Recently, while procrastinating on the internets (my favorite pastime), I ran across this piece of satirical math and it got me thinking about teachers’ salaries. The author suggests that by paying them as babysitters, teachers would in fact earn more money than they do now. This fascinated me because of how often we teachers are treated as little more than babysitters by lawmakers, families, and administration.
Teachers are big news right now, particularly due to the protests in Wisconsin, Ohio, and Indiana. CNN recently ran a piece about why teachers are so upset; they are underappreciated and have been for many years, and now states want to evaluate and even fire teachers based on invalid test scores.
Teachers are professionals (like doctors and lawyers) and in order to teach, one needs education and training. Teachers are required to attend continuing education classes and are strongly encouraged to seek out master’s degrees. Yet, with all this specialized training and education, the average teacher’s salary in the United States is about $42,000 (according to payscale.com– although a quick Google search brings up different numbers). The average family practice doctor makes $204,000 (according to studentdoc.com). While the nature of these two jobs is different, the amount of training and life long education is often comparable.
So why are teachers not treated as the professionals they are, or paid accordingly? The short answer is that teaching is considered a women’s job and as such, does not demand the same respect that other professions do. As I mentioned earlier, many people think teachers are just glorified caretakers. If you are interested in this theory, I highly recommend 14kgold’s impassioned plea for support of teachers’ unions because teaching is essentially a feminist issue.
This said, what really gets to me is when people say that teachers are overpaid. “What? Why? I can’t even! How are they overpaid?” you ask. Because:
1) They only work 6 hours a day! This is not true. I regularly get to work at 7 a.m. (school starts at 8:30) and stay at least until 4:30 p.m. (school gets out at 2:30), at which time I bring work home because, contrary to what people believe, the limited plan time that I get during the school week is not enough to actually plan my lessons and take care of the classroom. Furthermore, I regularly work through my 45 minutes of lunch.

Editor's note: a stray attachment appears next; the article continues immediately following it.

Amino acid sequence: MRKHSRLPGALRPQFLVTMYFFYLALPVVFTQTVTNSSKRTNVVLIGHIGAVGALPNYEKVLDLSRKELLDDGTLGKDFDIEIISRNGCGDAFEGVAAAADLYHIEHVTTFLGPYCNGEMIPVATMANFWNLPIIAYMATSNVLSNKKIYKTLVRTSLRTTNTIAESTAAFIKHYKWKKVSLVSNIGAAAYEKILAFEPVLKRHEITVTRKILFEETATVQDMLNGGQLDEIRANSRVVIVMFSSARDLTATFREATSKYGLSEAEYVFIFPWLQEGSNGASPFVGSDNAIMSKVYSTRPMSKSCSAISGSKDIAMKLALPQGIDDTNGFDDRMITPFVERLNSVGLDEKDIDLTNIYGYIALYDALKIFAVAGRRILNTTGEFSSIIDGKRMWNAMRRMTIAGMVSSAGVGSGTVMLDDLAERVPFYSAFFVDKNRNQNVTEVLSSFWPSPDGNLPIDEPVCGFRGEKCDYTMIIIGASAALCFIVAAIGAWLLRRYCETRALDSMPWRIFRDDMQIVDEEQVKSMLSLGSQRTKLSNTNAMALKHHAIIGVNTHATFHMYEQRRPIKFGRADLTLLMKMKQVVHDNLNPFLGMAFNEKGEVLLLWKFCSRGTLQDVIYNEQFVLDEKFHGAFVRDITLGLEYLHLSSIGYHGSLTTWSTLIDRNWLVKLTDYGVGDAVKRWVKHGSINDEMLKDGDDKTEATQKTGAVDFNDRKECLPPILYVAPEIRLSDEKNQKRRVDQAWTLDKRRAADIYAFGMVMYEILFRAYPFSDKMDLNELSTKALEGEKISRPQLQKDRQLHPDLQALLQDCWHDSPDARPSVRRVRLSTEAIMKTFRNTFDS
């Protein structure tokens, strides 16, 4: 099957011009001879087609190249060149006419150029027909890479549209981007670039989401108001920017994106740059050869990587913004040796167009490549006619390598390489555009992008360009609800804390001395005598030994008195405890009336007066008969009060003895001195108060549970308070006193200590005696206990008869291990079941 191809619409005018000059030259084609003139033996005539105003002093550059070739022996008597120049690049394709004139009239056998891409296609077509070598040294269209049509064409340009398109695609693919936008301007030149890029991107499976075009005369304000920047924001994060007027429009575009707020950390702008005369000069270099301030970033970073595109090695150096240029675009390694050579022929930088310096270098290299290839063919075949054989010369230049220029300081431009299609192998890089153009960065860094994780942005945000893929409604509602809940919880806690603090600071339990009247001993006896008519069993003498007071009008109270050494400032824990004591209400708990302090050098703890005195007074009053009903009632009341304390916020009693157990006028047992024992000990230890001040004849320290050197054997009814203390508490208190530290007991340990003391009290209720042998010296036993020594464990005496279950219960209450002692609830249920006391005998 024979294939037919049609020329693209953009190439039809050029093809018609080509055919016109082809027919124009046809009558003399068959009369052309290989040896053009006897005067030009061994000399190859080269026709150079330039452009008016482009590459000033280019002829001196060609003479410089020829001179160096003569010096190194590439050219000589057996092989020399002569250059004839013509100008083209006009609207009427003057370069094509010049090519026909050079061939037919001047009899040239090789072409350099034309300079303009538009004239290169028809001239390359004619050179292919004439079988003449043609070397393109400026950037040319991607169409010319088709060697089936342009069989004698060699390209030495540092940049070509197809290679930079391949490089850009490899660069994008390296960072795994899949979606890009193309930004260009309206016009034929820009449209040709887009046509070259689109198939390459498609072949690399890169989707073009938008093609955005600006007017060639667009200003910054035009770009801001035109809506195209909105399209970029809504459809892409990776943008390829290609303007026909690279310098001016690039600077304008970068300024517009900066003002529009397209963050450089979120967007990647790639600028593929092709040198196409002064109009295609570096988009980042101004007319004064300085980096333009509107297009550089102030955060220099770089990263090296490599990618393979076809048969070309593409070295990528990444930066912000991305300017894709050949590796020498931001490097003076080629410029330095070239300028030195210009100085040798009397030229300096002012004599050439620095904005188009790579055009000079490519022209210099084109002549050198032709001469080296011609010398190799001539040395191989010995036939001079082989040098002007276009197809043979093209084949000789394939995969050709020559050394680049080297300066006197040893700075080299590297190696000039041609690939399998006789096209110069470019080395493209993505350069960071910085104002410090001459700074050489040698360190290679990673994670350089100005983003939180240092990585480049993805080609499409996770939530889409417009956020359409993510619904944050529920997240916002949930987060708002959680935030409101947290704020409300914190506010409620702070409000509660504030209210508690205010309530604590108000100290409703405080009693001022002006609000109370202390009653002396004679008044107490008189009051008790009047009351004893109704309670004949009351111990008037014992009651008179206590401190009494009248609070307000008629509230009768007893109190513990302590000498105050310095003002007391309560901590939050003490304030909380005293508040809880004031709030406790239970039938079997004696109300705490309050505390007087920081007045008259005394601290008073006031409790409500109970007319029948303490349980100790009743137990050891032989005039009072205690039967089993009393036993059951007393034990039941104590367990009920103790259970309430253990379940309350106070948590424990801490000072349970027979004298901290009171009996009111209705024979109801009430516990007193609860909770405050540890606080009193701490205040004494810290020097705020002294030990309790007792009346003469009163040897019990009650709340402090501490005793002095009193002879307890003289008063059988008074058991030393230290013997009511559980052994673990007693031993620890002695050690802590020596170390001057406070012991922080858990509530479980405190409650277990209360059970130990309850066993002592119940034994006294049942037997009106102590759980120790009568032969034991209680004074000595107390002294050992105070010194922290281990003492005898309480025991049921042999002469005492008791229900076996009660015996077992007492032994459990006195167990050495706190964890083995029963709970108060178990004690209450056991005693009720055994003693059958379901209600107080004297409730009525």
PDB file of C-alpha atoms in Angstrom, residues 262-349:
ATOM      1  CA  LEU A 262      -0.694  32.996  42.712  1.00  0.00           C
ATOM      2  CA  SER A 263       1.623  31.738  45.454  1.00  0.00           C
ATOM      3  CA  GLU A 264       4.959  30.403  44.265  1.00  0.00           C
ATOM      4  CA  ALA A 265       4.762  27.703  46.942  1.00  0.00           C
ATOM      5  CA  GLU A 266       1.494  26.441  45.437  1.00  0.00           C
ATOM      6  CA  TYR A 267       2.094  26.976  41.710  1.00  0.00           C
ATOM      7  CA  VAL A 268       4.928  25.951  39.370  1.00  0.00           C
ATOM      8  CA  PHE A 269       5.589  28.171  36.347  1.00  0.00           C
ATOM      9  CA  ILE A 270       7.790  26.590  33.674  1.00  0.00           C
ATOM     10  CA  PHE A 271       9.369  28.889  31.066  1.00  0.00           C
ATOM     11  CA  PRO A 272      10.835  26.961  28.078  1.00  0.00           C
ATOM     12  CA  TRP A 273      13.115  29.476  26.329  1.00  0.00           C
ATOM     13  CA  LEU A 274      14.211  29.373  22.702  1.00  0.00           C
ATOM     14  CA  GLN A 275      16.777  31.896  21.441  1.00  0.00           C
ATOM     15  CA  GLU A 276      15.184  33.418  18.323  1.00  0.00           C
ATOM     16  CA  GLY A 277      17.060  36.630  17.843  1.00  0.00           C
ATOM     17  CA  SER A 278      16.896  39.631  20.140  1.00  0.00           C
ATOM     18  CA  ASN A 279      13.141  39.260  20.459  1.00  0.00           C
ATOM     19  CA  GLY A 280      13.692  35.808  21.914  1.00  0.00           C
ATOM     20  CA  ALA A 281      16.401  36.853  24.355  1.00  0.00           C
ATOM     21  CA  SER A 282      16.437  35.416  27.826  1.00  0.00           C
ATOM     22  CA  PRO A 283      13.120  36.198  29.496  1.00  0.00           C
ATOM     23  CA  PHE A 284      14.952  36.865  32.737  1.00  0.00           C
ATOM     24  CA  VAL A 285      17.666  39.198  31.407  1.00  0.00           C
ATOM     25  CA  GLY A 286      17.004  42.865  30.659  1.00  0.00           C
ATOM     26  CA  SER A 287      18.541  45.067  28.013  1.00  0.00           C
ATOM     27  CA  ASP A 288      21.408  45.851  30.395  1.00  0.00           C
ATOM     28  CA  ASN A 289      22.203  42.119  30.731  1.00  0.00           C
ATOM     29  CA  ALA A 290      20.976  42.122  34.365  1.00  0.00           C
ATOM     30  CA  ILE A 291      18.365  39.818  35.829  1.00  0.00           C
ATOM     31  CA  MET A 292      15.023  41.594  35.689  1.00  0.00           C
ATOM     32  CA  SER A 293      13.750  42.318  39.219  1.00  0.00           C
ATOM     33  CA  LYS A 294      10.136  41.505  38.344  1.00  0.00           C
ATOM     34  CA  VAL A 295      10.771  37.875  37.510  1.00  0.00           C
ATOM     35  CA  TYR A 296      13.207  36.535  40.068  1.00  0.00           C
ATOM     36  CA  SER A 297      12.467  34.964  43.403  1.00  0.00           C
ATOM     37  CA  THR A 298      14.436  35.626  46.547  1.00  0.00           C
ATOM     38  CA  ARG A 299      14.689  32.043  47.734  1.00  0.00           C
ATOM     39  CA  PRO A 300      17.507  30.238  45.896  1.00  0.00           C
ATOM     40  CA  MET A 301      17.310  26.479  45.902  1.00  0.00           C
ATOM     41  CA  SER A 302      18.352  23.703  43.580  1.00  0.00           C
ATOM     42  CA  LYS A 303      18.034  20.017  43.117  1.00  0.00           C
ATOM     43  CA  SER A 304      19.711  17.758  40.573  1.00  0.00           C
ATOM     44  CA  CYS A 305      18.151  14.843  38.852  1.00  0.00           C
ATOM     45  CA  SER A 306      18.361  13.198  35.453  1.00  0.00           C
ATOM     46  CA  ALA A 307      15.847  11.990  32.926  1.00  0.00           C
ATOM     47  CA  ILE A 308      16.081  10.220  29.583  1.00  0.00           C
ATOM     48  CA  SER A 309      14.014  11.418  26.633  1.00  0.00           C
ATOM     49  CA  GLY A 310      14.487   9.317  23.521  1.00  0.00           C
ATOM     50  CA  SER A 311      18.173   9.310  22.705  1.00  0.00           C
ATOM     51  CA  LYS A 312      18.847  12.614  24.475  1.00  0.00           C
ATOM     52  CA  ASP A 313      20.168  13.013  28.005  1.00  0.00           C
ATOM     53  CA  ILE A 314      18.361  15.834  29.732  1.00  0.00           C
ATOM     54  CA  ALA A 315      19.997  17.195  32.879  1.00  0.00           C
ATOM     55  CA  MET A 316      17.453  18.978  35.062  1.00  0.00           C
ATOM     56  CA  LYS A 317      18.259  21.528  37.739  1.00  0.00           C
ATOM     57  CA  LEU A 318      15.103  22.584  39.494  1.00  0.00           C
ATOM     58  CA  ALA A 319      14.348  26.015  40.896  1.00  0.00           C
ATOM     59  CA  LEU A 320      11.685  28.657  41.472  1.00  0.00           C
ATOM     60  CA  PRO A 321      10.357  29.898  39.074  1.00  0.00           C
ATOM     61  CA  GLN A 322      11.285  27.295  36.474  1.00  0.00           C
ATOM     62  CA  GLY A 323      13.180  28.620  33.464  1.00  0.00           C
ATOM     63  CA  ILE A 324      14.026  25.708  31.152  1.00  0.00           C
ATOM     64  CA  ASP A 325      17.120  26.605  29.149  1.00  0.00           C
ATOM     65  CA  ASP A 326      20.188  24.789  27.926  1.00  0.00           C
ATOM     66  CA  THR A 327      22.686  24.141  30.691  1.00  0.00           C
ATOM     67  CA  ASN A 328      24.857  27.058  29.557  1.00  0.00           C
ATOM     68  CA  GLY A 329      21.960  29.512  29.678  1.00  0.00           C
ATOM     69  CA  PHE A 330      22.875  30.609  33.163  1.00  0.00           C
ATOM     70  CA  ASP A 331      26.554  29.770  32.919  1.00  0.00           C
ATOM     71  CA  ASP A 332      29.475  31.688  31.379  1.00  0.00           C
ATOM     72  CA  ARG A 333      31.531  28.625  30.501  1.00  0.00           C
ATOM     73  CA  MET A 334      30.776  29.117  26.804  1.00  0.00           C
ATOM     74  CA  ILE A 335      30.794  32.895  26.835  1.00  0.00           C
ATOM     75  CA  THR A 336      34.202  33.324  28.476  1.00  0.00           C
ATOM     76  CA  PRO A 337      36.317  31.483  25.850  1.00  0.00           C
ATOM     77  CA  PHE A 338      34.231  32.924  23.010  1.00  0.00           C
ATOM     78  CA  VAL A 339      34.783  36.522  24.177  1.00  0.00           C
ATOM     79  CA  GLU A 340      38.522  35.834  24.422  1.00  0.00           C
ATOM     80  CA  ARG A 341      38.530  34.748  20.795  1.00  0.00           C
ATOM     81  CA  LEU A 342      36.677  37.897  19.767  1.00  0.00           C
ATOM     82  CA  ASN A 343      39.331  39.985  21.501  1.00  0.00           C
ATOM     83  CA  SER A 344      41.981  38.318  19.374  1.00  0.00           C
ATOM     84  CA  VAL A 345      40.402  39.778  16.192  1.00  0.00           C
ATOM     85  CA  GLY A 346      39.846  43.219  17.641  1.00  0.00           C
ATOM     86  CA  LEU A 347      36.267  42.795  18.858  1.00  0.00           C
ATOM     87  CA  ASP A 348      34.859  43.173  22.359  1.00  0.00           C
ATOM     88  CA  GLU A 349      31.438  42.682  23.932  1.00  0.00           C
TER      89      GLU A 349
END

Additionally, teachers are required to take continuing education courses outside of working hours; I take graduate courses two nights a week. And, about those continuing education courses … while at one time they were often paid for by the school district, because of the economy most teachers are now required to pay for them themselves.
2) Teachers get summers off! This is partly true. Most teachers I know either teach summer school in order to make ends meet, or they take classes. In my experience, the teachers who truly have free summers are the teachers who have a significant other who supplements the income.
3) Why should we pay teachers more when their students are failing? Ugh, really? Failing? Based on what? Based on the invalid test scores that were never meant to be used to evaluate teachers? Obviously, this argument makes me the most angry. People seem to think that the only teachers that “deserve” to earn a reasonable amount of money are those whose students can pass a standardized test. Research shows that white, middle class students do best on standardized tests, so any teacher who wants to earn a decent living would want to teach in a school that serves that population, leaving the poorest, most needy schools without good teachers.
There is a whole lot more that can be written on the issue, but I need to get back to my lesson planning, IEPs, graduate coursework, and students’ assessments now. So I leave you, fellow Persephoneers, with a plea to help educate others about educational issues and to support your local teachers’ union!